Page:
12624Re: An interesting image...
- Oct 11, 2007Long time lurker answering here, hope I'm correctly on topic, if not,
will accept appropriate modding with due humility...
--- In firstname.lastname@example.org, Tim Nalley <mordakus@...> wrote:
Footwraps and rhubakha shirts
> were still standard issue in the Russian army until
> the early 1950s!
In a BBC documentary of the 1980s about life in Russia one episode
showed rookie soldiers getting footwrappings as standard issue socks.
And looking appalled, and confused.
> But the picture is great, and as usual, its just
> the formal last note of a very long dance that his
> father had orchestrated and played starting 5-10 years
> before. Mikhial's father was a major mover and shaker
> in kicking the Poles out of Russia during the Time of
> Troubles and had built up alot of political clout in
> the process. But his noble equals weren't about to
> bend knee to someone they felt was more of an equal
> tan anything, but they still needed a titular head to
> cite when they banged the Realm back into shape from
> the tatters it was in.
> So, they compromised and made his 16 year old son,
> Mikhial, Tsar to avoid political manuering and
> potential Time of Troubles II. He was very intelligent
> and very religious and not very outspoken, so not
> threatening to their own individual powerbases. His
> father was placated by becoming Metropolitan so he had
> his clout, but not direct power, and he advised his
> son politically and kept a hand on him, just in case
> it went to his head! A very pragmatic, very Russian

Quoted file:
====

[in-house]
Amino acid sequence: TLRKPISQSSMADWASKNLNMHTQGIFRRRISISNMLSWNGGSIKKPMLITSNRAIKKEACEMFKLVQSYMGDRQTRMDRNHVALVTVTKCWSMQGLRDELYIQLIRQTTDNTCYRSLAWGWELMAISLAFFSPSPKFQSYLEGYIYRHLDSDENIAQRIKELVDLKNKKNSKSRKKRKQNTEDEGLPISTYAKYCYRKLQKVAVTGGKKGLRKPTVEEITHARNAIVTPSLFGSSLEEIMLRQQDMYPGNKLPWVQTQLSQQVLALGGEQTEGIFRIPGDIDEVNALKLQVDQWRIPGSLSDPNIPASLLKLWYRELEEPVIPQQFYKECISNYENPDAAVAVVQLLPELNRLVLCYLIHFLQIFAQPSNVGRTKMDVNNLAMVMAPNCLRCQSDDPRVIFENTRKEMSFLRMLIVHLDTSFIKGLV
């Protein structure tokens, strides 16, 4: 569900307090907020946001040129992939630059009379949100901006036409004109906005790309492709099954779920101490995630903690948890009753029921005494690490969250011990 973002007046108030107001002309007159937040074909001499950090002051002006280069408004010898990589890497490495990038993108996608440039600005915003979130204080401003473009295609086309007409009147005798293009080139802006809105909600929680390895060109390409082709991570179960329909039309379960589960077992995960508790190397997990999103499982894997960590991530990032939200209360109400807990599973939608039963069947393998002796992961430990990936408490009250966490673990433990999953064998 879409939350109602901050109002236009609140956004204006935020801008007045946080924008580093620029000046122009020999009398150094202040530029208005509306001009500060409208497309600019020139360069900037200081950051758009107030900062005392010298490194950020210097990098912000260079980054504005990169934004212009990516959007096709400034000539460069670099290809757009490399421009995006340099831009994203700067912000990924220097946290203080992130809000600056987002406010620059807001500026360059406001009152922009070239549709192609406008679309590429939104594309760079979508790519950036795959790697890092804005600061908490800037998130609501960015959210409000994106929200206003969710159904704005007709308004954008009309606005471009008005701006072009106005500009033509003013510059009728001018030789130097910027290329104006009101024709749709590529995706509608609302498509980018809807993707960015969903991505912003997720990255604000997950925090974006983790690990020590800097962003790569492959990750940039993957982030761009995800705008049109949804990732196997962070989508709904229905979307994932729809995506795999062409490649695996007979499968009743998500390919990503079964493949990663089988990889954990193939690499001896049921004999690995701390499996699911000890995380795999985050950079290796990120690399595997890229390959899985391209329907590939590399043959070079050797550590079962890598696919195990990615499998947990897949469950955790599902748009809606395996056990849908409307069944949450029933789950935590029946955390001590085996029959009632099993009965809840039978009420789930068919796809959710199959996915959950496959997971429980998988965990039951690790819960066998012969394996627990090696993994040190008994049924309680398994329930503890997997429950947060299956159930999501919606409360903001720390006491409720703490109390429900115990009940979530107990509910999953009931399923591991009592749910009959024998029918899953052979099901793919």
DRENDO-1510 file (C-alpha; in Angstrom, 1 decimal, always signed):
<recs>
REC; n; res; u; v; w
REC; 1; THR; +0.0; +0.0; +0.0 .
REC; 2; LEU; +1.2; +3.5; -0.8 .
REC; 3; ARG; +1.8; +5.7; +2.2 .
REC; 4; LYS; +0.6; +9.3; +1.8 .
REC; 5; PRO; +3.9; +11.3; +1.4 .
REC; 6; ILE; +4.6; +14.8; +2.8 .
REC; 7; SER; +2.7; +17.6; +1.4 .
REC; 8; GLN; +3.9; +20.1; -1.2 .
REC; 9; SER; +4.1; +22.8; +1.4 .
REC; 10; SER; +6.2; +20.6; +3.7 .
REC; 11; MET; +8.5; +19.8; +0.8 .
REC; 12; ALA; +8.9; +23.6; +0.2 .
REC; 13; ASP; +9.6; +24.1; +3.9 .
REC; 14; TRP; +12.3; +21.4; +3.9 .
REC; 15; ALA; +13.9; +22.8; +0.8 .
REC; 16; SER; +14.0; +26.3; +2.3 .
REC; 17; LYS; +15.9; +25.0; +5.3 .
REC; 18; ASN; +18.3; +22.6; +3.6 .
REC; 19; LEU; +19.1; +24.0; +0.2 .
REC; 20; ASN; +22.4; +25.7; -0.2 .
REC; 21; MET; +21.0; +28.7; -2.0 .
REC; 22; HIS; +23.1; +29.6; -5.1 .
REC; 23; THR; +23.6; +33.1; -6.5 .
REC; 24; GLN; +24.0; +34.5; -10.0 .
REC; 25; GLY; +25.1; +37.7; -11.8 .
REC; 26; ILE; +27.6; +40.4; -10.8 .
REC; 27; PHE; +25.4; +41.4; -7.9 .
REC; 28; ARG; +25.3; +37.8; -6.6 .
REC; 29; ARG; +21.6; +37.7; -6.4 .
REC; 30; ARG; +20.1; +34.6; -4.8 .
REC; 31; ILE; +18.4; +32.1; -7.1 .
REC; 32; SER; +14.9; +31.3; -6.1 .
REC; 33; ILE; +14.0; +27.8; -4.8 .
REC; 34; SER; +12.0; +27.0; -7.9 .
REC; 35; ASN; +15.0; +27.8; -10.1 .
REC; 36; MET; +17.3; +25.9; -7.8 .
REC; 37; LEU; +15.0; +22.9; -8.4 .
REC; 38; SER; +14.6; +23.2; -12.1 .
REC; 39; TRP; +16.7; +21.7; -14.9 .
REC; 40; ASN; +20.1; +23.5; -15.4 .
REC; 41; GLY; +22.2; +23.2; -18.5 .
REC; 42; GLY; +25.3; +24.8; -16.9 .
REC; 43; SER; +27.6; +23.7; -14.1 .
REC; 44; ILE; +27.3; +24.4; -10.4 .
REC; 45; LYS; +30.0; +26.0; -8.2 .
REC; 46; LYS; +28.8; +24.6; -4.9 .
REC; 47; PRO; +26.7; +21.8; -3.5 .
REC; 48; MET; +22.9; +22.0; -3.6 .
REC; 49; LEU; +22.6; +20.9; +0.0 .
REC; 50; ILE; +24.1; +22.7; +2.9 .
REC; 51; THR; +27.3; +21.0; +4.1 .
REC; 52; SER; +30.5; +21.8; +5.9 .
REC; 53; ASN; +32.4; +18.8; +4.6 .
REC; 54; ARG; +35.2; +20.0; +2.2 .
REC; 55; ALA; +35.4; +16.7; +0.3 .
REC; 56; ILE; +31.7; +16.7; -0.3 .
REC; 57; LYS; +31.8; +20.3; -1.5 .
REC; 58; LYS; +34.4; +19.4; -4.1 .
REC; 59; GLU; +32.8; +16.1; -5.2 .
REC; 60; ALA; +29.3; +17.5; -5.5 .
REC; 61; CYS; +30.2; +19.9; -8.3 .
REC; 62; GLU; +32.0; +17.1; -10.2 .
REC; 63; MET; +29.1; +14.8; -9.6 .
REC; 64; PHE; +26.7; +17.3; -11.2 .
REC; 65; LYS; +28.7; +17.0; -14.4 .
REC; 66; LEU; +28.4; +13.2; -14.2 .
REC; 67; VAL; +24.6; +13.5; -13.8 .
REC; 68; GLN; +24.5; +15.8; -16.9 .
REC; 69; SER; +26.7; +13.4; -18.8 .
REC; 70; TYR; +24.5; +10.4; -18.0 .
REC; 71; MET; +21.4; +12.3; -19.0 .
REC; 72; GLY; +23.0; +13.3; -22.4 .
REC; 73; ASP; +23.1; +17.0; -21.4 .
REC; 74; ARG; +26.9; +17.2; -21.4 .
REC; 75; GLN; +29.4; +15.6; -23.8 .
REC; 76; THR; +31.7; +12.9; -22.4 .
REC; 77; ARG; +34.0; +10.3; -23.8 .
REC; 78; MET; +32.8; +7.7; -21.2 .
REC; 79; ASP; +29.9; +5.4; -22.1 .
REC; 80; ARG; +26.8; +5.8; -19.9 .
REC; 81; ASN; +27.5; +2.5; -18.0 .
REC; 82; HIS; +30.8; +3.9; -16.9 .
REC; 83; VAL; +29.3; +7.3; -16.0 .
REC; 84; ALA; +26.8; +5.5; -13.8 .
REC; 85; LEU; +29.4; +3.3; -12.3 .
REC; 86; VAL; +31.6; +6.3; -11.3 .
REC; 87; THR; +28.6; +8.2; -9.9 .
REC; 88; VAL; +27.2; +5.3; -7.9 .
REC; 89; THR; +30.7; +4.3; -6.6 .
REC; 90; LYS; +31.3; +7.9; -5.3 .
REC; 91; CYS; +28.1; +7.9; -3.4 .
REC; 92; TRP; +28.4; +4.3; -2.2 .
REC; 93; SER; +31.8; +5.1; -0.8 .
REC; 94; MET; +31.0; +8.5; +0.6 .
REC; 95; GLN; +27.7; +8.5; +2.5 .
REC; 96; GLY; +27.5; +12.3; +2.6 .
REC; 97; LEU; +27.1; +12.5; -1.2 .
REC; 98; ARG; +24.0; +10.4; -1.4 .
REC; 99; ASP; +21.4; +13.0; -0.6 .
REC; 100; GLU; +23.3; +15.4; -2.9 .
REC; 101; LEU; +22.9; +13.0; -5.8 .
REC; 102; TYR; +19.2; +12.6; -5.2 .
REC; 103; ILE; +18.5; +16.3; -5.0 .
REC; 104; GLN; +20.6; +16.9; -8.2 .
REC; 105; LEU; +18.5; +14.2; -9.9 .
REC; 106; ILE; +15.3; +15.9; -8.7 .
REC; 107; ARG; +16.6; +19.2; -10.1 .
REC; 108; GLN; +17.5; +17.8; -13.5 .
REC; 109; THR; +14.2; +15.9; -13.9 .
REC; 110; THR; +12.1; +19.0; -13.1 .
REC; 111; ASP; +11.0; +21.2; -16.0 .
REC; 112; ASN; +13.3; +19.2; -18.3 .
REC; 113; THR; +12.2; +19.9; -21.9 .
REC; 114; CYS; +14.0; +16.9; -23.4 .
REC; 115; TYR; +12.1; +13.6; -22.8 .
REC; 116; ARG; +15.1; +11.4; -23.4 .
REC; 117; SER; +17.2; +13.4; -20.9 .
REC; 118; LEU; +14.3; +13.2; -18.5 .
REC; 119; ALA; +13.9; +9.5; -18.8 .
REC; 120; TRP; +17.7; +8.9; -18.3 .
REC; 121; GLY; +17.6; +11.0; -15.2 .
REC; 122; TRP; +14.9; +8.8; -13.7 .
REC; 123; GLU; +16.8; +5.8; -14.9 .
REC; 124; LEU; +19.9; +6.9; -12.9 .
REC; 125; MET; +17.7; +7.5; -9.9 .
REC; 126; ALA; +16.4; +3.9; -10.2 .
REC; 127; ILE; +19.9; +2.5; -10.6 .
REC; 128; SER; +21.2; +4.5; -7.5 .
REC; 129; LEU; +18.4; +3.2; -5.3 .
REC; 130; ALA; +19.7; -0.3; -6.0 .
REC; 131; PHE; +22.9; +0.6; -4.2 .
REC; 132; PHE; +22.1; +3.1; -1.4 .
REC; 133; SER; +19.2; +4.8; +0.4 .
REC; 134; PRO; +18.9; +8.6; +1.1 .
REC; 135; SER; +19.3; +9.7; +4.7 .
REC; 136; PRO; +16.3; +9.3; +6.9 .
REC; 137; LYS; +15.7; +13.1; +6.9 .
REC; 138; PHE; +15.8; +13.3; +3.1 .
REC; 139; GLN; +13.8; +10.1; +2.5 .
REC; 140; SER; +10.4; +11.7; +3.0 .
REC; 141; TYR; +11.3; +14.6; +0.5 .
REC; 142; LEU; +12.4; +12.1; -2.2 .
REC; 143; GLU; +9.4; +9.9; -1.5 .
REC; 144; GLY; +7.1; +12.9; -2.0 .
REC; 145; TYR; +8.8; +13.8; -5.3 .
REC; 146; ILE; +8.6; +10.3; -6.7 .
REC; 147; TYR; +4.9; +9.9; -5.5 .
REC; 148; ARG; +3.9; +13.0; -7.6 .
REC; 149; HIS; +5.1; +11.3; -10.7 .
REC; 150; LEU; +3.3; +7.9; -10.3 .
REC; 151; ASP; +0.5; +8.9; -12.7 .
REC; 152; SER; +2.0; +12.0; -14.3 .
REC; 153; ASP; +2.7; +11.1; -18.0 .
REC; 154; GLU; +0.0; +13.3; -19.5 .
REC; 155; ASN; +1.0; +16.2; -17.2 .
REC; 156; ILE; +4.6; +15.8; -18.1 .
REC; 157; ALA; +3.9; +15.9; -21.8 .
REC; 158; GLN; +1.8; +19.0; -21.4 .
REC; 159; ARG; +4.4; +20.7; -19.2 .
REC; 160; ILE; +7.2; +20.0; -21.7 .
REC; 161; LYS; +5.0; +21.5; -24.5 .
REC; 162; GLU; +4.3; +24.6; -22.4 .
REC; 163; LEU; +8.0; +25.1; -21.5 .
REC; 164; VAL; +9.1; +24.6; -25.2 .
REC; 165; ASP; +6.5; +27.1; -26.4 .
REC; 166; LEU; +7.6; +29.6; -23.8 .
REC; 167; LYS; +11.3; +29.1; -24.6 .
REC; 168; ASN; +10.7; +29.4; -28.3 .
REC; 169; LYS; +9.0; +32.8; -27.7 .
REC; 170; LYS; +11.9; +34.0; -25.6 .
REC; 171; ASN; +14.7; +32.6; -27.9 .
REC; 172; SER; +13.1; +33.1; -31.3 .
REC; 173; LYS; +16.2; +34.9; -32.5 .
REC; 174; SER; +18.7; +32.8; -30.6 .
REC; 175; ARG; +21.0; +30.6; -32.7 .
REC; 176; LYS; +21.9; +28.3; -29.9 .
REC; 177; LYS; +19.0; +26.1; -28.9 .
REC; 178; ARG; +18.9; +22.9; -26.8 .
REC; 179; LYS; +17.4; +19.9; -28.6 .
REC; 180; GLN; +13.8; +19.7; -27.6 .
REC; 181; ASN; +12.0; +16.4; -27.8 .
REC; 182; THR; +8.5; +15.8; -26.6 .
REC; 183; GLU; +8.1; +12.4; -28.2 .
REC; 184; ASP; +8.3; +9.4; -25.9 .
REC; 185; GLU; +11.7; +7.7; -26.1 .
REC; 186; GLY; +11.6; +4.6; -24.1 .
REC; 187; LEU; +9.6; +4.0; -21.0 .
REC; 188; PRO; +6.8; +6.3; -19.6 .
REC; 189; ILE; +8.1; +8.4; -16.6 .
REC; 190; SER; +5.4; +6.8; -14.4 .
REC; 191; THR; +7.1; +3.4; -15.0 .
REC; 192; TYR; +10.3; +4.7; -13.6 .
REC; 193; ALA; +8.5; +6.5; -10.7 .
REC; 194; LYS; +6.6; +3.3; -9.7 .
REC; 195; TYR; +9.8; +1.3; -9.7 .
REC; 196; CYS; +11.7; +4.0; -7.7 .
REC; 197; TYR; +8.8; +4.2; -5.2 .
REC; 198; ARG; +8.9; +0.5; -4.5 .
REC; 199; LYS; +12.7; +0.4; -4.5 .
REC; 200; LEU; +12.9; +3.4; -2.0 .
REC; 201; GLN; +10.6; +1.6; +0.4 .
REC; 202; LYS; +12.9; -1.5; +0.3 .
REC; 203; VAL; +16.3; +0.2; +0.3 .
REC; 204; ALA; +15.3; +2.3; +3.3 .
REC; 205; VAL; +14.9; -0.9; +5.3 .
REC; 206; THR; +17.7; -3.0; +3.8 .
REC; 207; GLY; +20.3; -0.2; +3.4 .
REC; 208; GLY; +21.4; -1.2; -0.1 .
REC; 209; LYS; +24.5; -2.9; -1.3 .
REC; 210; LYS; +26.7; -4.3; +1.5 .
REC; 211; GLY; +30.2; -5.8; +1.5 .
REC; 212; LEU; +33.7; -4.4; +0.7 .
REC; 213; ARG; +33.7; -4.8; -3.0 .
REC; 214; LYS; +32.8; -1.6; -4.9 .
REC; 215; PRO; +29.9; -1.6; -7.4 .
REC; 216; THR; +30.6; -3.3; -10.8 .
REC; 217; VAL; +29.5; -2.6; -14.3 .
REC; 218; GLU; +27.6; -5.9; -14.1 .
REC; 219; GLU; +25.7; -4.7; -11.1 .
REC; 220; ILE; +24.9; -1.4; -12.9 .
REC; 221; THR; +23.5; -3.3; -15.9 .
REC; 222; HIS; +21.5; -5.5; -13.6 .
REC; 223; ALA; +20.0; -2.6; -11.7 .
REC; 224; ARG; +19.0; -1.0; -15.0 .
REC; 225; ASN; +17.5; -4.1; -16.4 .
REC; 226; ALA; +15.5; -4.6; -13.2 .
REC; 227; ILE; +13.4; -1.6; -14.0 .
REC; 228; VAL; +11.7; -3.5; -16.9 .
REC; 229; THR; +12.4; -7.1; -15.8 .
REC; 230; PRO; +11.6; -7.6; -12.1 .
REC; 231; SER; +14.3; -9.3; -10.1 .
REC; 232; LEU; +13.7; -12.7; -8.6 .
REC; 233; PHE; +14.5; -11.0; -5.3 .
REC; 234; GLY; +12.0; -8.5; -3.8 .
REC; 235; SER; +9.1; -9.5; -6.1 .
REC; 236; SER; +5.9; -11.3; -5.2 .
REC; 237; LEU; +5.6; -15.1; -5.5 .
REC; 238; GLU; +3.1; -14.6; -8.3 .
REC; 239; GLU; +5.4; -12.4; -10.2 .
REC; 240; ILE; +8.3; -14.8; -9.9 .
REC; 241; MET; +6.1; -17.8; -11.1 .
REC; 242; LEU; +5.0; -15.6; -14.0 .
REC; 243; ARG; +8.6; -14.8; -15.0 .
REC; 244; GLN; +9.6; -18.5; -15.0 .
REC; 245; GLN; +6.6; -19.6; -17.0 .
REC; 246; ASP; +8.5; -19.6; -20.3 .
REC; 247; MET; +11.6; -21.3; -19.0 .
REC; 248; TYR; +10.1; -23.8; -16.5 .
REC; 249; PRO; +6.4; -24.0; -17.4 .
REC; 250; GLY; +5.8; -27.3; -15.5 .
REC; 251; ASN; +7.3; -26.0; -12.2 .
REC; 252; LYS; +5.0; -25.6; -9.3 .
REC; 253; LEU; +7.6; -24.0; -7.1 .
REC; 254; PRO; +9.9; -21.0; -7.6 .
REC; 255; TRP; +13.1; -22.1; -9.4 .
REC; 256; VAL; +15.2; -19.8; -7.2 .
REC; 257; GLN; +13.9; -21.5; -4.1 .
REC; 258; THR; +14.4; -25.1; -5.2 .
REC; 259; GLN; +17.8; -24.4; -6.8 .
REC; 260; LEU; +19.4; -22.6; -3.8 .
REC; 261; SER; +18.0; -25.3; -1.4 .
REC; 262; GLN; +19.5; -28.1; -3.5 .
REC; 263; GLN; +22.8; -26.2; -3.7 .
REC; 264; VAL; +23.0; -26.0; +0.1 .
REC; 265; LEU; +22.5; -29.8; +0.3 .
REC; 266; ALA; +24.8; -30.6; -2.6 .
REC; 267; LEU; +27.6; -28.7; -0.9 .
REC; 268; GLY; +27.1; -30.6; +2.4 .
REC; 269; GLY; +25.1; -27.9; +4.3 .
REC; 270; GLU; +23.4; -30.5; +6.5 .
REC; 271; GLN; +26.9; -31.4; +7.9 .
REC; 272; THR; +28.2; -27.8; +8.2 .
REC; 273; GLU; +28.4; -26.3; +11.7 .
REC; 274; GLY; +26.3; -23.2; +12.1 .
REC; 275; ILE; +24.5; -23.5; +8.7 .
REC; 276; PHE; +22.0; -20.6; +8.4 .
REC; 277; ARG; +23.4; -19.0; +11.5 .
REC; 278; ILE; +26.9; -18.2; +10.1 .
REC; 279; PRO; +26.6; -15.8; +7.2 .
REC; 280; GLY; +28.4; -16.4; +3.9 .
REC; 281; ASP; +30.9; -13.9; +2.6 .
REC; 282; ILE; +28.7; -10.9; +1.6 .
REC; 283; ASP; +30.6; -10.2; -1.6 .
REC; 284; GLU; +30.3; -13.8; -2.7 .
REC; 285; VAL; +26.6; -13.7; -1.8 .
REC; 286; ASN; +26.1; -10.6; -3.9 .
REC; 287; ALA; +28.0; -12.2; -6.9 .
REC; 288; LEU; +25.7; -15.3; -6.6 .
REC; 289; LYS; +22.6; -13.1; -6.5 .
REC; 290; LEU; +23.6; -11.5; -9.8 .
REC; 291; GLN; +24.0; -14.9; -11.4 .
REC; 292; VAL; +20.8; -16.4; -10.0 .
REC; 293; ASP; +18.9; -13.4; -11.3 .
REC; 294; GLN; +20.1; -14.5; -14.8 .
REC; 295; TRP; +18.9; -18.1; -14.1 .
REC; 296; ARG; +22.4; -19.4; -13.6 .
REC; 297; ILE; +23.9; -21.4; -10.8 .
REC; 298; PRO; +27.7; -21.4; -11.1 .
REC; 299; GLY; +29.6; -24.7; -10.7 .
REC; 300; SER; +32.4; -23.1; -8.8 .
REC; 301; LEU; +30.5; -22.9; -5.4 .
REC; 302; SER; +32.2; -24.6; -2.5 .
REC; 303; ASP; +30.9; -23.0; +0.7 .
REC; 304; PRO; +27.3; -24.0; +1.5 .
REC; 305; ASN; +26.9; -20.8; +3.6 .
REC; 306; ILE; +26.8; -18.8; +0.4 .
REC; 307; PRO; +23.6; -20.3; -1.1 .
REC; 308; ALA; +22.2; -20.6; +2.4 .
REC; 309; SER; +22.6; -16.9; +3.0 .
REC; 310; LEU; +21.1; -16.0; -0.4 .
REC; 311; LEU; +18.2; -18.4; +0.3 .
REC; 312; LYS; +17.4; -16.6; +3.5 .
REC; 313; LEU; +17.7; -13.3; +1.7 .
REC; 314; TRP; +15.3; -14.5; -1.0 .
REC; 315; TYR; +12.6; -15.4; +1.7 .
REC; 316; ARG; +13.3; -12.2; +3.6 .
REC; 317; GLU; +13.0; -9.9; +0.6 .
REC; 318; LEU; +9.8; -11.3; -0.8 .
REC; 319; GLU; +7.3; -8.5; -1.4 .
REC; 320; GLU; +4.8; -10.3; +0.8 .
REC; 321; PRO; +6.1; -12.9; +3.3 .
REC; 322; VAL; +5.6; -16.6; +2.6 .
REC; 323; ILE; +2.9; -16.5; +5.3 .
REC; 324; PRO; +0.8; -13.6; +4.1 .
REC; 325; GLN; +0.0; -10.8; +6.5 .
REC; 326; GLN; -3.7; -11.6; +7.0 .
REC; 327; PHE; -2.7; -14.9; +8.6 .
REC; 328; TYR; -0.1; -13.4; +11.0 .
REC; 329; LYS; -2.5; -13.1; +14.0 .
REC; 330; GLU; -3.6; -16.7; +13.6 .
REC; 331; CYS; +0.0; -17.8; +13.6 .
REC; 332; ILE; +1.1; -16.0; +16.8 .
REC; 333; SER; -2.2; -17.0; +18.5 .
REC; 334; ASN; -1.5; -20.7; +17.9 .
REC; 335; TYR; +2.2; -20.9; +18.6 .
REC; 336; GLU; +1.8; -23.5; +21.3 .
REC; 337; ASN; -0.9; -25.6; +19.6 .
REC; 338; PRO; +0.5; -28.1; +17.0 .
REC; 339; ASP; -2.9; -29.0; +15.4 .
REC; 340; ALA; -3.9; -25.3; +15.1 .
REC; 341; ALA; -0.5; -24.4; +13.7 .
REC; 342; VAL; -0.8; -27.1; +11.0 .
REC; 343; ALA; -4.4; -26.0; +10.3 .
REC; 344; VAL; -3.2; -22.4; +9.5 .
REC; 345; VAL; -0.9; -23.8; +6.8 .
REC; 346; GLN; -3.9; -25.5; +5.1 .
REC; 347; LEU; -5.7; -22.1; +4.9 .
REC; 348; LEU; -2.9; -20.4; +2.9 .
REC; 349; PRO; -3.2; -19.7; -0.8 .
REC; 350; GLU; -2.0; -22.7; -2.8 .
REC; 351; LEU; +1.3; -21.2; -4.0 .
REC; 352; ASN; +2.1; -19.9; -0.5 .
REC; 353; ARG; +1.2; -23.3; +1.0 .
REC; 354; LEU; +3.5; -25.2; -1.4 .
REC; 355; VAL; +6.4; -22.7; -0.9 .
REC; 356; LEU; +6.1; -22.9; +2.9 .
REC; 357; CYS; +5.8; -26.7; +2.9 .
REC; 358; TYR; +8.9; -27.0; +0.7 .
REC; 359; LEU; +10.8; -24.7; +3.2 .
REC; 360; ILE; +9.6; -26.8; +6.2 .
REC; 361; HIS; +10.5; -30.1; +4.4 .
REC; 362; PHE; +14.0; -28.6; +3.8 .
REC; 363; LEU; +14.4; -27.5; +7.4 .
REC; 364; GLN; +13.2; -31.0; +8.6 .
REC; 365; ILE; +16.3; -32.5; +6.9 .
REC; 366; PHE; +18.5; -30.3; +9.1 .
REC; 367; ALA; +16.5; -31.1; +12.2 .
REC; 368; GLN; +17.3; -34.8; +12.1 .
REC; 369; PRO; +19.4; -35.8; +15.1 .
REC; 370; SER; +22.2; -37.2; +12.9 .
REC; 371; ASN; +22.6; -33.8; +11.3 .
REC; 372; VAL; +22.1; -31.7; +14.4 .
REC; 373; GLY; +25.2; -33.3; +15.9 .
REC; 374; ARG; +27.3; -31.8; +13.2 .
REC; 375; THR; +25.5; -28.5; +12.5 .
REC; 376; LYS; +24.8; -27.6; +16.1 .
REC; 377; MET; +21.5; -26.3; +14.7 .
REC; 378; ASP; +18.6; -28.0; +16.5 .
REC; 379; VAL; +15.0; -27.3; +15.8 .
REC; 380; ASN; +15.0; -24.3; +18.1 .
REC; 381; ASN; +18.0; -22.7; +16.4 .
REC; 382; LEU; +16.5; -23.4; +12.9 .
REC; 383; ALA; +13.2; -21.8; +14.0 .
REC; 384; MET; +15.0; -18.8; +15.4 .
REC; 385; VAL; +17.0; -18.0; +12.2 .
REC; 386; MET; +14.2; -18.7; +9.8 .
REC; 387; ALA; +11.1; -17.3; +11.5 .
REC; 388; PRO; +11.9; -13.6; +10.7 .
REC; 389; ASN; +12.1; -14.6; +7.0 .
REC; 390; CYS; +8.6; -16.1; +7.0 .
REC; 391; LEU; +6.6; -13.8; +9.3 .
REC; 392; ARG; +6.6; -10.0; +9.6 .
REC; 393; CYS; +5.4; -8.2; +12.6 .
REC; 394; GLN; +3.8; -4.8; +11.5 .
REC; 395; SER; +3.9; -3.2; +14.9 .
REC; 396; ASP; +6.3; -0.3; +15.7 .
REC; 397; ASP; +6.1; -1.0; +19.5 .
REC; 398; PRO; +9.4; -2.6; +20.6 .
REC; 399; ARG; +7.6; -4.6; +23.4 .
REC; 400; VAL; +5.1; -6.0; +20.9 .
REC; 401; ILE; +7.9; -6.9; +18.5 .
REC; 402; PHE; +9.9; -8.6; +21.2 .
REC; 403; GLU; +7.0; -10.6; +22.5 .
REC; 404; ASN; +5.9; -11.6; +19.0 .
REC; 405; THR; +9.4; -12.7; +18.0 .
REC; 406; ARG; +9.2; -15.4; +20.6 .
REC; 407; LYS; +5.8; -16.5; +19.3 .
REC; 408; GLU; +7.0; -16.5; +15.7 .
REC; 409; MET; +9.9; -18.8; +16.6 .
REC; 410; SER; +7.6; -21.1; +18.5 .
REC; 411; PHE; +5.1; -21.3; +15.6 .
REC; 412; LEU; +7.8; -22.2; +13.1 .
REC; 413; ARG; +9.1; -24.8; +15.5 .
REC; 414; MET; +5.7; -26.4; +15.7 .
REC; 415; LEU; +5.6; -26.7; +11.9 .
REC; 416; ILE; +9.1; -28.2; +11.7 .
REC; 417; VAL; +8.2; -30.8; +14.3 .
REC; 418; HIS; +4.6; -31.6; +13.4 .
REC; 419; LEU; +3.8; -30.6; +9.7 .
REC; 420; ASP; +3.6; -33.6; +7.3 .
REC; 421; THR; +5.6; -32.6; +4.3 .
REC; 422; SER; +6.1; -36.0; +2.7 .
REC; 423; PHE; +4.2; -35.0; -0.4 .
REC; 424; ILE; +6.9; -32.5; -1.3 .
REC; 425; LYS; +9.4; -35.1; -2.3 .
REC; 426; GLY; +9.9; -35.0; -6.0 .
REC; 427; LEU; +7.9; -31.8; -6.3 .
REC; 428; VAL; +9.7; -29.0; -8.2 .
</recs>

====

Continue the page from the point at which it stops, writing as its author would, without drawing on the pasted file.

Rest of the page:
> solution to a potential political crisis and civil
I'm currently in the midst of some heavy research about this period
(and thus feel confident to chime in). Mikhail's father was Fedor
Nikitich Romanov. Fedor was the nearest male relative to the extinct
Riurikovich dynasty through two lines of descent: by marriage, via
their ancestress, Anastasia Romanovna Iur'eva Zakharina, the first
wife of Ivan IV, and also as the last connection of the Shuisky clan,
who were also of Riurikovich descent.
Boris Godunov saw the threat of Fedor Nikitich as a rival and had him
forcibly tonsured as a monk, Filaret. Ditto his wife, who became the
nun, Marfa. Forced taking of orders was a time-honoured method of
neutralising people you were squeamish about murdering, because it was
mandatory you could not rule if you took holy orders. For example, if
Vasily III had recovered from his final illness, during which he
begged to take holy orders, he'd not have been able to rule.
Boris would have been reluctant to aggravate already testy boyar clan
loyalties, which had been fractured considerably by the policies of
Ivan IV. Hence his reluctance to just do away with Fedor Nikitich.
In any case, after Boris died, and during the Time of Troubles,
Filaret was held captive by the Poles for some time, but was elected
Patriarch in his absence and duly returned to be de facto ruler of
Russia for much of his (less forcible) son's reign.
I joined here, more for costume expertise, btw, and will further
comment: I find your collective and separate erudition truly amazing!
- << Previous post in topic Next post in topic >>